Perhaps the most infamous case reported in At the Dark End of the Street was the brutal gang rape and beating of the young wife and mother Recy Taylor, of Abbeville, Alabama, by six white men armed with knives and guns. Taylor, Fannie Daniel and West Daniel, the eighteen-year-old son of Fannie Daniel, were walking home from church late at night when they noticed that a car of young white males had passed them several times. The car finally stopped and seven men got out. Claiming that Taylor had assaulted a white man earlier in the day and they were taking her to be identified, they kidnapped her and drove her into the woods where six of the men took turns raping her. After helping her dress and blindfolding her, the men drove Taylor to the highway and dropped her off, cautioning her not to move until they disappeared. When E. D. Nixon, the president of the Montgomery, Alabama chapter of the National Association for the Advancement of Colored People (NAACP) was contacted several days after the brutal assault, he assigned the case to Rosa Parks. She in turn formed the Committee for Equal Justice, the seeds of which bore the Montgomery Improvement Association and the Montgomery bus boycott more than a decade later.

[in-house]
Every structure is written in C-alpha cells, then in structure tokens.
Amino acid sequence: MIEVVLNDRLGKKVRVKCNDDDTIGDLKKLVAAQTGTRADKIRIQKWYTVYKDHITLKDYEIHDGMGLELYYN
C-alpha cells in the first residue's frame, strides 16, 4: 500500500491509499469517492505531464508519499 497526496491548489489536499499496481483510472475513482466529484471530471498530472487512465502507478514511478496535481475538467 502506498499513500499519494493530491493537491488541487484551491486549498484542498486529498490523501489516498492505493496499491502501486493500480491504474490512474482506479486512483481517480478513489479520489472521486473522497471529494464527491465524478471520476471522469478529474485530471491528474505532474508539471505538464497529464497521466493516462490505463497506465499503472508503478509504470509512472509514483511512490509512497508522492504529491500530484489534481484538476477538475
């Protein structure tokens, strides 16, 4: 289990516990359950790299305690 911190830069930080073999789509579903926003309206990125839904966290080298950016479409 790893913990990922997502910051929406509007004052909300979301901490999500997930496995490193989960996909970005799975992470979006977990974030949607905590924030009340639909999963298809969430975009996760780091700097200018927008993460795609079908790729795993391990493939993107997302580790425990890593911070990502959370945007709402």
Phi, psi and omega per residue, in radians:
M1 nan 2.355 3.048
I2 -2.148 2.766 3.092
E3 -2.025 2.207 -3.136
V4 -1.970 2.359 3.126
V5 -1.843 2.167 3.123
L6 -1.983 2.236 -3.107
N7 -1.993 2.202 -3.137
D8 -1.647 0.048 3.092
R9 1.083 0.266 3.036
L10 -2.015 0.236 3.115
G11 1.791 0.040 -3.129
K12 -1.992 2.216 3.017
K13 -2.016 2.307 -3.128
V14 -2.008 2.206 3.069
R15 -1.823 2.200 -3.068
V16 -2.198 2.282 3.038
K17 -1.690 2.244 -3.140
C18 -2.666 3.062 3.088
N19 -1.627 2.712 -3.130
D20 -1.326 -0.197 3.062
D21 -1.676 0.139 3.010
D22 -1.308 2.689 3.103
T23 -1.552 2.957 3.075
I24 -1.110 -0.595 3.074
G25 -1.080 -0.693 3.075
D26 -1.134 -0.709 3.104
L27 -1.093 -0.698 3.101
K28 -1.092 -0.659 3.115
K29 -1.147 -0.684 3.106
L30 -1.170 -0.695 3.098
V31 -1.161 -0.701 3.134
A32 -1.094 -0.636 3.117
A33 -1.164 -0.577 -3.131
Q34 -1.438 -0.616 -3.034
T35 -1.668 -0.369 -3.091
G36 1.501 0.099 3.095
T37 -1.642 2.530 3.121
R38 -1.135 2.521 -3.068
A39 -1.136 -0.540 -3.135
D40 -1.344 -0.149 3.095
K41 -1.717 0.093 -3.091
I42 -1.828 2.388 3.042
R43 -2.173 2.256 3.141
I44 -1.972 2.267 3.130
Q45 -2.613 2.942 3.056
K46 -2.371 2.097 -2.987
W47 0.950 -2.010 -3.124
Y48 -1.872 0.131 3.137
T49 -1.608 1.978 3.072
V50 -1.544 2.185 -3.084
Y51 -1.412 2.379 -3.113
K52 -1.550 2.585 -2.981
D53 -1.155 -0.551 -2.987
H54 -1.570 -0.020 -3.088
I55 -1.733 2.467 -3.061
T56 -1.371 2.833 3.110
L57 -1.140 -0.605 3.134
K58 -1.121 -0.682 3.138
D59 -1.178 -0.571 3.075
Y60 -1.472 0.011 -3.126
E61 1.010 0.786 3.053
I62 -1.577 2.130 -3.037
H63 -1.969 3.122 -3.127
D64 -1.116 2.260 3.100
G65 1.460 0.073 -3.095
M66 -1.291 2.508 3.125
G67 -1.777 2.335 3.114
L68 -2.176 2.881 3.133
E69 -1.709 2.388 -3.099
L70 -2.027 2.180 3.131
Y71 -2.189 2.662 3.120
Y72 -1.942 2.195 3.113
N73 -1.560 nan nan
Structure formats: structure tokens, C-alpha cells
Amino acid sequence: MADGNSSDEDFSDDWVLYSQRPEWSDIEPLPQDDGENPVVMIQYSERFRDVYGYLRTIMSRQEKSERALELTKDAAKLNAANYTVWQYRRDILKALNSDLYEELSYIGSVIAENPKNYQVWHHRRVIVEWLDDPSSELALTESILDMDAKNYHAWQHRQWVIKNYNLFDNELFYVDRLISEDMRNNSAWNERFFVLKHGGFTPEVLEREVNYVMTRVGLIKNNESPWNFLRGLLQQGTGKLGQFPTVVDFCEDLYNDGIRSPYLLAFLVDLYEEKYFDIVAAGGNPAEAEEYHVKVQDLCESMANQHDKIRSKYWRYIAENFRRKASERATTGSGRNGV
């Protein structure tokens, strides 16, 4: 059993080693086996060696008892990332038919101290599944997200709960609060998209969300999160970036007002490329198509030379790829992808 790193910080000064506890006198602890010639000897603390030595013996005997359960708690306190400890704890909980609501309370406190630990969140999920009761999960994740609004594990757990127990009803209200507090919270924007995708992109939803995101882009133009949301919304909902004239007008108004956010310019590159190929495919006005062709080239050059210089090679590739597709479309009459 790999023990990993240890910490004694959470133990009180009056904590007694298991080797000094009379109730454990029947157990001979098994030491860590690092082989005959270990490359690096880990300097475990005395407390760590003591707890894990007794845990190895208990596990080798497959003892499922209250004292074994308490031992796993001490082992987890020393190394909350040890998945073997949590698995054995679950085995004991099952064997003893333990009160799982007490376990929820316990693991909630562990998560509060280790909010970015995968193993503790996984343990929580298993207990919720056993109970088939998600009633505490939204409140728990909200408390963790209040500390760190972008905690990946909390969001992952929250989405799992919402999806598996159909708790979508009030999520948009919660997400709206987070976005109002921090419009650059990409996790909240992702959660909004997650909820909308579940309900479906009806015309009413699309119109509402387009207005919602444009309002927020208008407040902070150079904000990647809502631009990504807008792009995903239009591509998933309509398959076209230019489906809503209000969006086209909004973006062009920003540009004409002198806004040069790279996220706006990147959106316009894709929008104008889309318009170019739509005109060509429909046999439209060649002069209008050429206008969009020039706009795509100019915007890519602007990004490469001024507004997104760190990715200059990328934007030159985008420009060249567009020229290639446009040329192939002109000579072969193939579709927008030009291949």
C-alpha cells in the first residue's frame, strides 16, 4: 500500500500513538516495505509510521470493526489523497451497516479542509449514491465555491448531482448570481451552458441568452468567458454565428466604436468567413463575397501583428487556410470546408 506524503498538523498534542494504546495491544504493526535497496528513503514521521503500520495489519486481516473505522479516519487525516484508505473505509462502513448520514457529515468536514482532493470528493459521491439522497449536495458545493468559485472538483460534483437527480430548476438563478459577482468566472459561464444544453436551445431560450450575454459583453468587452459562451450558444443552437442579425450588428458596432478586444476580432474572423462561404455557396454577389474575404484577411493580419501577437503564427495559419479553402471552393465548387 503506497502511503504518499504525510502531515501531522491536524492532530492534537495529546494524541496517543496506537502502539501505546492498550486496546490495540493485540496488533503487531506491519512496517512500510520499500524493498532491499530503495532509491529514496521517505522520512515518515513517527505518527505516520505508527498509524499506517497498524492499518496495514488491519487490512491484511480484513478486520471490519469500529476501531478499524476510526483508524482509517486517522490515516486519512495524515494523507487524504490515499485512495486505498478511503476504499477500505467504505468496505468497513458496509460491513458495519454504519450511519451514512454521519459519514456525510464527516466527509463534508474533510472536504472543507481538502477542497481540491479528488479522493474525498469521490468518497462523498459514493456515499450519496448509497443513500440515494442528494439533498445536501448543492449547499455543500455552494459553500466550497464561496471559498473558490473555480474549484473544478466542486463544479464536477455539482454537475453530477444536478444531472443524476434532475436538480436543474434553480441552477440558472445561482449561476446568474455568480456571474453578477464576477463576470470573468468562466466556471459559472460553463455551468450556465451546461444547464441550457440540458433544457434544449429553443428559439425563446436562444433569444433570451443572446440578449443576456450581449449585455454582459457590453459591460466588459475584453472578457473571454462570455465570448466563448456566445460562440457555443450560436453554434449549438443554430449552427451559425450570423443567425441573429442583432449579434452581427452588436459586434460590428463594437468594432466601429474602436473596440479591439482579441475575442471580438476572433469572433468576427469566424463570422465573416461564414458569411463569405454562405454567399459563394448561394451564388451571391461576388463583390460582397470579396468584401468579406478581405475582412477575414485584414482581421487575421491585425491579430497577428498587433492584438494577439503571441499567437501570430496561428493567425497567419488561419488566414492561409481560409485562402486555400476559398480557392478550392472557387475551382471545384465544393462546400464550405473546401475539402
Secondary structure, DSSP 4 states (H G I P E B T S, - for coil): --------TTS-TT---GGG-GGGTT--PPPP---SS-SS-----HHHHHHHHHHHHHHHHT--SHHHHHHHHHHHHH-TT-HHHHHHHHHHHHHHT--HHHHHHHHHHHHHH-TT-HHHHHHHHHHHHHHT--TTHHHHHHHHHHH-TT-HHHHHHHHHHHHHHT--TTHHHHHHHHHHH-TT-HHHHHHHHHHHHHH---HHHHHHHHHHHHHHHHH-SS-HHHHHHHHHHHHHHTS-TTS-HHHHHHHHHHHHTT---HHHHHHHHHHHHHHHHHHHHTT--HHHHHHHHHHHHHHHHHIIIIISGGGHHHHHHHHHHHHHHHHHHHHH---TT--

What happened to Taylor was not unusual. White men had long taken sexual liberties with black women; the practice could be traced back to slavery. Black women knew that their bodies were not their own. McGuire reminds the reader that virtually the entire philosophy of white supremacy rested on sexual violence against black women. As the Swedish sociologist Gunnar Myrdal stated in his landmark study, An American Dilemma: The Negro Problem and Modern Democracy, “Sex is the principle around which the whole structure of segregation. . .is organized.” Interracial rape was a potent weapon in the war known as Jim Crow for it allowed white men to control the bodies and lives of black women, and thus the entire black community. Reporting the savage crime could mean death–especially for black men who dared to protect and avenge their female loved ones.